In part 2, you need to list your liabilities, so money you owe on credit cards, loans, any hire purchase agreements you have. You also have to consider here whether you would have to pay any capital gains tax if you had to sell any of the property you listed in part 1. This is an area where you might need specialist financial advice.

Parts 3 to 5 are about all of your business interests, your pensions, and any other assets that have not already been mentioned.

Parts 6 and 7 are about your earned income, either from employment or self-employment or partnerships.

Parts 8 to 10 cover income from investments, state benefits including state pension and child benefit, and then any other income that was not covered in the previous questions.

Section 3: Financial needs for the future

In Section 3, you are asked about the income that you currently need to live on. This includes the income that you need for yourself and the children that will be living with you, and also other income that you need for your children over and above day-to-day living expenses.

You then have to think about what your capital needs are – e.g., if you will be selling your family home, how much you will realistically need from the proceeds for a suitable house, car, etc.

If you expect your income needs will change in the future, you have to explain why.

Section 4: Other information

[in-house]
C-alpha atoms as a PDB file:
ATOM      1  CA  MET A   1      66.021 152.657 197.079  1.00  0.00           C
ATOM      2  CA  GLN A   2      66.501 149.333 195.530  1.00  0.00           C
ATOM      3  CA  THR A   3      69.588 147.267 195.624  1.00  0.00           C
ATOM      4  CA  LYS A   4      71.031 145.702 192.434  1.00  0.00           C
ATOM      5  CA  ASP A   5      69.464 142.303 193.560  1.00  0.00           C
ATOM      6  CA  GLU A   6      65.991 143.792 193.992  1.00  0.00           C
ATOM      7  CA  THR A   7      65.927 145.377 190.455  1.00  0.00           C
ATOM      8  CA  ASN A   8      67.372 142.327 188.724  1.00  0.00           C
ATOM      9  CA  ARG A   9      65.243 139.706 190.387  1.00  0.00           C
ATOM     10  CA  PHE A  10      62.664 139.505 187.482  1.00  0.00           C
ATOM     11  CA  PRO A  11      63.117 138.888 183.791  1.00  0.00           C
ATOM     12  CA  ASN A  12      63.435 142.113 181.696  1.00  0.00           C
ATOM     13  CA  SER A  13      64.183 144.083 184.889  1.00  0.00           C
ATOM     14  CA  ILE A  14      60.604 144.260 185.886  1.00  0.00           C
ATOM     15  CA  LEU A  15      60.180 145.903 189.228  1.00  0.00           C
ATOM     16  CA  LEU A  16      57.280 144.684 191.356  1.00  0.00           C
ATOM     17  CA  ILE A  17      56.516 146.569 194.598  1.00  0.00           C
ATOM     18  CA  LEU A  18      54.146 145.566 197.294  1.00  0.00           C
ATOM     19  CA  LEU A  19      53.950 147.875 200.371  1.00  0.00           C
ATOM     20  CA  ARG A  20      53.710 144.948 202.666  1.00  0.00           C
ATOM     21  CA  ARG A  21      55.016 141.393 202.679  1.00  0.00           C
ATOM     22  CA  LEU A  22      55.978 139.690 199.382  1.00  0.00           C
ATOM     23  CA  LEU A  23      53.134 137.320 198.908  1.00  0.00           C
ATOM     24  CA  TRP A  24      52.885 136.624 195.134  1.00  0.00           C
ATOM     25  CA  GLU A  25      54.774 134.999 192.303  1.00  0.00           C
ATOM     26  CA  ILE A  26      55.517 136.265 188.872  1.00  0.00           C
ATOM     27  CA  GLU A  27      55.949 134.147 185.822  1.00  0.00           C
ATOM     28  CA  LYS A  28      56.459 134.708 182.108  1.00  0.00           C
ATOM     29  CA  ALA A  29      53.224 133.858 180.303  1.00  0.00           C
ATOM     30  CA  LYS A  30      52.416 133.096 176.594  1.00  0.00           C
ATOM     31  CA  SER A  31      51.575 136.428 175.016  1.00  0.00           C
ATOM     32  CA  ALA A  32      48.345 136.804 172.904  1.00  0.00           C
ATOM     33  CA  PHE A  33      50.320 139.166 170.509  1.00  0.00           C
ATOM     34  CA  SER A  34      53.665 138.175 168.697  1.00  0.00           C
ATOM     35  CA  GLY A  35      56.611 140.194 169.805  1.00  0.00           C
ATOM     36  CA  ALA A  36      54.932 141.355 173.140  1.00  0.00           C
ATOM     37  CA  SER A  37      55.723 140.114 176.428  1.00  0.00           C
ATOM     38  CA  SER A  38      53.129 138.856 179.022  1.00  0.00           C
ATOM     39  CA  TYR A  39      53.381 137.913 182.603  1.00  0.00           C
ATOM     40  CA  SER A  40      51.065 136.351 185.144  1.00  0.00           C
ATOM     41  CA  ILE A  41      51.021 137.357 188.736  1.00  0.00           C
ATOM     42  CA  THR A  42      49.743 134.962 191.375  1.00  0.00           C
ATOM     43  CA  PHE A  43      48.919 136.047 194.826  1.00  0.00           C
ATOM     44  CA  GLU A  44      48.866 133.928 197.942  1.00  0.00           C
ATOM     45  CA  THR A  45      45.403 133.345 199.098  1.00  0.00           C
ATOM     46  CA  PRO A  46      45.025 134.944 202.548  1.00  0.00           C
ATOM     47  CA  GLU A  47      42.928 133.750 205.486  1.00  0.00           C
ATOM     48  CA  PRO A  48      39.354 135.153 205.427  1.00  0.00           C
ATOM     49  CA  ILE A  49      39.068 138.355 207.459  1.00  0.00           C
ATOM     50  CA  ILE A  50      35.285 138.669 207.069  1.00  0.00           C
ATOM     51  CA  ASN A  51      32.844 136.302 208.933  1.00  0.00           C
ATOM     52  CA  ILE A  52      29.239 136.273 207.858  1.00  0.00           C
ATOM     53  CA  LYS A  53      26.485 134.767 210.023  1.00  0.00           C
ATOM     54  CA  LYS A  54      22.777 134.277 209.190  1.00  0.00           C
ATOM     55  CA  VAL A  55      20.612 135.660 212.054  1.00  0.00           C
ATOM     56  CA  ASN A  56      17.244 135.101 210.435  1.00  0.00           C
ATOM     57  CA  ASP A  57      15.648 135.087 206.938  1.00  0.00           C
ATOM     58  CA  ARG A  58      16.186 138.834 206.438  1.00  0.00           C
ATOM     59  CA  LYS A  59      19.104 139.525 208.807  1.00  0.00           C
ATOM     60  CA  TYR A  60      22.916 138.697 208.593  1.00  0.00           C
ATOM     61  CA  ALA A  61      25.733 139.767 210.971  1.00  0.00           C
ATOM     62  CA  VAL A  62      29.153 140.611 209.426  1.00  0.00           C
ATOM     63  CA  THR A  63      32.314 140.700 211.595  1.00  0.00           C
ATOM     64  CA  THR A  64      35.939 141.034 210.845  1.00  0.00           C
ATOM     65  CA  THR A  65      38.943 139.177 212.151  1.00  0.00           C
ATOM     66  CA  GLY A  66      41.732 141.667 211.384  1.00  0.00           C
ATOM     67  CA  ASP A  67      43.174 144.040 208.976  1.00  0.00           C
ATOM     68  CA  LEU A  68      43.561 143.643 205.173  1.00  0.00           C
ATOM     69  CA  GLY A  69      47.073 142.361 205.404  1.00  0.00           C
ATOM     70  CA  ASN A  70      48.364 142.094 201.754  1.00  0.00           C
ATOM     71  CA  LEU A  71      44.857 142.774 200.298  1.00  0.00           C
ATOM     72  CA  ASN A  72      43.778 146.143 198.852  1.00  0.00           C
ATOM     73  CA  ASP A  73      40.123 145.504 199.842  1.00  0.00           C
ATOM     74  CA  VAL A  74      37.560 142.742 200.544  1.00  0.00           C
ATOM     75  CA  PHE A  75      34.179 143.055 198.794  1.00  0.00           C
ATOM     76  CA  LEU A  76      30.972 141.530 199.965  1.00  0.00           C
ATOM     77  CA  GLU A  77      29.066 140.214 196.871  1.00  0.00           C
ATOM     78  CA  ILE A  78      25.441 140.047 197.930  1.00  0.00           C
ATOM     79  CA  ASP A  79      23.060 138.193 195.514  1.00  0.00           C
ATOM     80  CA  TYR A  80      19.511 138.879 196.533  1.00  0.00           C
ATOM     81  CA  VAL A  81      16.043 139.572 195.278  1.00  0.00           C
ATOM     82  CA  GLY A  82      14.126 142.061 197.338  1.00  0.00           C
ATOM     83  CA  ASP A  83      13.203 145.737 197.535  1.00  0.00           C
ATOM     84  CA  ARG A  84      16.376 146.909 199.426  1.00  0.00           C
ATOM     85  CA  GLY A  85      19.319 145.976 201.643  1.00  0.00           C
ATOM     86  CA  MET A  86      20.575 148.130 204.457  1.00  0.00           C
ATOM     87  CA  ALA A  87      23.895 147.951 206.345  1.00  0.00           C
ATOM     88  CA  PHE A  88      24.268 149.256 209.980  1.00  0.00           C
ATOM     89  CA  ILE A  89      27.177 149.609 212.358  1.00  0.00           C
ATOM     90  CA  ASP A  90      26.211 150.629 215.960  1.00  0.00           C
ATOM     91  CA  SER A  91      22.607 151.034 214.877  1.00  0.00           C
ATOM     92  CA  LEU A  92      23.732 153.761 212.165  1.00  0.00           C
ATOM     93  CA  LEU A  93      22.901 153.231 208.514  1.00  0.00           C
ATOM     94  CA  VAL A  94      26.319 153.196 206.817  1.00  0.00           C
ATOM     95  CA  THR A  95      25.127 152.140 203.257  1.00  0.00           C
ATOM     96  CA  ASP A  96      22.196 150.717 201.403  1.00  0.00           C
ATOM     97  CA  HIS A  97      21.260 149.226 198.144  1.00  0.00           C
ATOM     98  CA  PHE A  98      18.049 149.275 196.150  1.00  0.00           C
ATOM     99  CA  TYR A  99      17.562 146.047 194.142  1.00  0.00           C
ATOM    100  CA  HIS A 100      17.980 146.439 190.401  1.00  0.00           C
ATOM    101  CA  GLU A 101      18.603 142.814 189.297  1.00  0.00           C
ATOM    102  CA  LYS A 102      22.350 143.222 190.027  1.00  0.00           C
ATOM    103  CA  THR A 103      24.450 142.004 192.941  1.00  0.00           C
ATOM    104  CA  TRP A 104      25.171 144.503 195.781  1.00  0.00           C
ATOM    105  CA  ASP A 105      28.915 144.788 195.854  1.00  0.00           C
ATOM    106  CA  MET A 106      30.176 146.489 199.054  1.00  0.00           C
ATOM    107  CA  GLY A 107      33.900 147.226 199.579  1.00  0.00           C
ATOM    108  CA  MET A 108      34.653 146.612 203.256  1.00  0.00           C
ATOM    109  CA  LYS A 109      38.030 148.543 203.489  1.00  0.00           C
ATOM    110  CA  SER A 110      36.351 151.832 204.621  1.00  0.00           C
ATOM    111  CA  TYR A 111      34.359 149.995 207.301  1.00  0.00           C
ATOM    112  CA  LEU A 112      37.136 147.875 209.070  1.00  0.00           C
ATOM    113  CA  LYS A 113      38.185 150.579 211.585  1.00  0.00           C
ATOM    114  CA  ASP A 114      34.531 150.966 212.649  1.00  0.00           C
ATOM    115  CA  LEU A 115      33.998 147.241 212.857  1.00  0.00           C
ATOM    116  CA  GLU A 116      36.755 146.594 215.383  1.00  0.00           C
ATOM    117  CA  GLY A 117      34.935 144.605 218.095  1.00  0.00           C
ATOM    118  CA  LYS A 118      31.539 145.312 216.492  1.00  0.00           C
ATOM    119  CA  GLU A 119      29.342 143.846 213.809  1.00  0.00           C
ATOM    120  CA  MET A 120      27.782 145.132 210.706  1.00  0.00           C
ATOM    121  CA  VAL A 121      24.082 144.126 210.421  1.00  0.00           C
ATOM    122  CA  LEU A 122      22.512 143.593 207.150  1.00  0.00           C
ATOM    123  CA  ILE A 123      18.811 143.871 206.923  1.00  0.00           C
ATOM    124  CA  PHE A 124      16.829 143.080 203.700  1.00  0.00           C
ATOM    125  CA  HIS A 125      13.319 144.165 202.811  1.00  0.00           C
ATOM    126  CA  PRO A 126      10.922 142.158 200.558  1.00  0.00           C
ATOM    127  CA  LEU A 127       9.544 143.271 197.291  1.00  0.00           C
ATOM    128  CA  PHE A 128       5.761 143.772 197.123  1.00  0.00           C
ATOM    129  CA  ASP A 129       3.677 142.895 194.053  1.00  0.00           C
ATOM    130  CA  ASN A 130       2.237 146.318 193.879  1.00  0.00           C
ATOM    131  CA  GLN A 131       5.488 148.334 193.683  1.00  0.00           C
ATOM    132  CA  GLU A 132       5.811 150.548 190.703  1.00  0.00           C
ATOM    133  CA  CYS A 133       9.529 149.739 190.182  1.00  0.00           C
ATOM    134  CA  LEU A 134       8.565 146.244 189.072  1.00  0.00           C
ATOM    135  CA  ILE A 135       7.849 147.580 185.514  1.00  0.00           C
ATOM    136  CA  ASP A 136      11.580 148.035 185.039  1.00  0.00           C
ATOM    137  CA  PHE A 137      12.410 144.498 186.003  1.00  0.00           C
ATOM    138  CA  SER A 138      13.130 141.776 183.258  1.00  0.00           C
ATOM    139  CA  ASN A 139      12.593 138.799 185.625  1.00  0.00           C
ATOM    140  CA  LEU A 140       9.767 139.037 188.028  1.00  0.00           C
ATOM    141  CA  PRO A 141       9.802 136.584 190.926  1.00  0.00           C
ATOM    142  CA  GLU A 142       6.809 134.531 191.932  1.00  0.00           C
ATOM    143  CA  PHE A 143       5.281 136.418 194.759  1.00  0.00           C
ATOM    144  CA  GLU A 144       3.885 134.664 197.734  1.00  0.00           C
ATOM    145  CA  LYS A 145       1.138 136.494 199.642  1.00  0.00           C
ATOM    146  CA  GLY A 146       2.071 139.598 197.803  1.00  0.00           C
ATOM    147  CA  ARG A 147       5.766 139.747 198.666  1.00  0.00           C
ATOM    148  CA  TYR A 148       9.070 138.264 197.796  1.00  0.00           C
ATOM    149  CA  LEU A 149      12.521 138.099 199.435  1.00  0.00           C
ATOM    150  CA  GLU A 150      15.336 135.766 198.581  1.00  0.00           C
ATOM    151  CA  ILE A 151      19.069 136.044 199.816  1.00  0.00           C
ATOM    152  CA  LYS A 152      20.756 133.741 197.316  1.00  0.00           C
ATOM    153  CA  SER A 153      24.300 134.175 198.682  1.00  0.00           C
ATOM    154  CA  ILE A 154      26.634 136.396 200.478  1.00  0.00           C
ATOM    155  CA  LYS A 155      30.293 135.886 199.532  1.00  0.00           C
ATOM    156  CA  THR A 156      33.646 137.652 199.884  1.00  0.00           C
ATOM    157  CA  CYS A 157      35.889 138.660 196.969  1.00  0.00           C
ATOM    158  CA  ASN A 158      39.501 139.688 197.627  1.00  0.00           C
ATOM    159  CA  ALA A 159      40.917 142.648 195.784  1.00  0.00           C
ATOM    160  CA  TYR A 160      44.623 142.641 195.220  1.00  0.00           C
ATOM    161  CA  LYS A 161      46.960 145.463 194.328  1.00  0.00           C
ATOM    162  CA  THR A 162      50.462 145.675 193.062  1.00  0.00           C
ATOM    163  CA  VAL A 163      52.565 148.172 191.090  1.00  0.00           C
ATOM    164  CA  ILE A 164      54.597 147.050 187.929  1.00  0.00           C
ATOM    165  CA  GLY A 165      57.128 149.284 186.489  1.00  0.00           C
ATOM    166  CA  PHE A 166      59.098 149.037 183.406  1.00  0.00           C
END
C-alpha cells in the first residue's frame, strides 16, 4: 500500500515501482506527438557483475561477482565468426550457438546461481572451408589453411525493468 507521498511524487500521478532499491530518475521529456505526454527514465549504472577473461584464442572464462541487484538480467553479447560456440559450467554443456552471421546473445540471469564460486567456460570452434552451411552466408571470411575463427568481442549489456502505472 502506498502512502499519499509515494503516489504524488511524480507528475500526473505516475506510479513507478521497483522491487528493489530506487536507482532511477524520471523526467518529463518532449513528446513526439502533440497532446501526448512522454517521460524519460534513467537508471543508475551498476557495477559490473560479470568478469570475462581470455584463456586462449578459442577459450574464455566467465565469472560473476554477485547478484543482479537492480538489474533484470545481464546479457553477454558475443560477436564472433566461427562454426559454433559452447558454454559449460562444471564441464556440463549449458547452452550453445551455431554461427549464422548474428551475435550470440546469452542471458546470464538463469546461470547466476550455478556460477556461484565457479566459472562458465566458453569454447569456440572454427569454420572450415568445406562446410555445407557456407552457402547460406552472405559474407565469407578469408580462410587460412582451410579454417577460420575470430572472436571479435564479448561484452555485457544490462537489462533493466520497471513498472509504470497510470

You explain in Section 4 significant changes in your assets or income over the past 12 months, and if you think there are likely to be significant changes in the following 12 months. You have the chance to explain the standard of living you used to have while you were married – e.g., how often you went on holiday, whether you regularly upgraded your cars, etc – and explain other circumstances that you want the court to consider in making their decision. This could be, for example, if one of you made a larger contribution to your family property or assets, if you had assets that you don’t think should be viewed as part of the marriage, or if you gave up work to look after your children, or if either of you is expecting an inheritance, redundancy, retirement, or any similar significant life events.

If you have subsequently remarried, formed a civil partnership, or are living with someone, or intend to, you also have to give brief details of your new partner’s income, assets and liabilities.

Section 5: Orders requested and statement of truth

Finally, you are asked to give the court an indication of the sorts of orders you are asking them to make, then you have to sign the statement of truth confirming that the information you have given is a full, frank, clear and accurate disclosure of your circumstances.

You also have to provide documentation to prove or support the information you have given in the various sections of the form, and there is a checklist to detail what you need to send.

Conclusion

As you will have probably realised, this is not a straightforward process to go through at all. It is nearly always better to reach an agreement with your ex through mediation than having to ask the courts to make the decision. You would almost certainly have to use a solicitor to help you complete the form accurately and to persuasively present your case in court.

Talk to one of our friendly and experienced team 0113 468 9593 to find out how mediation can help you achieve a fair and acceptable outcome to the difficult question of how to divide your assets without having to resort to lengthy, expensive, and often acrimonious court action.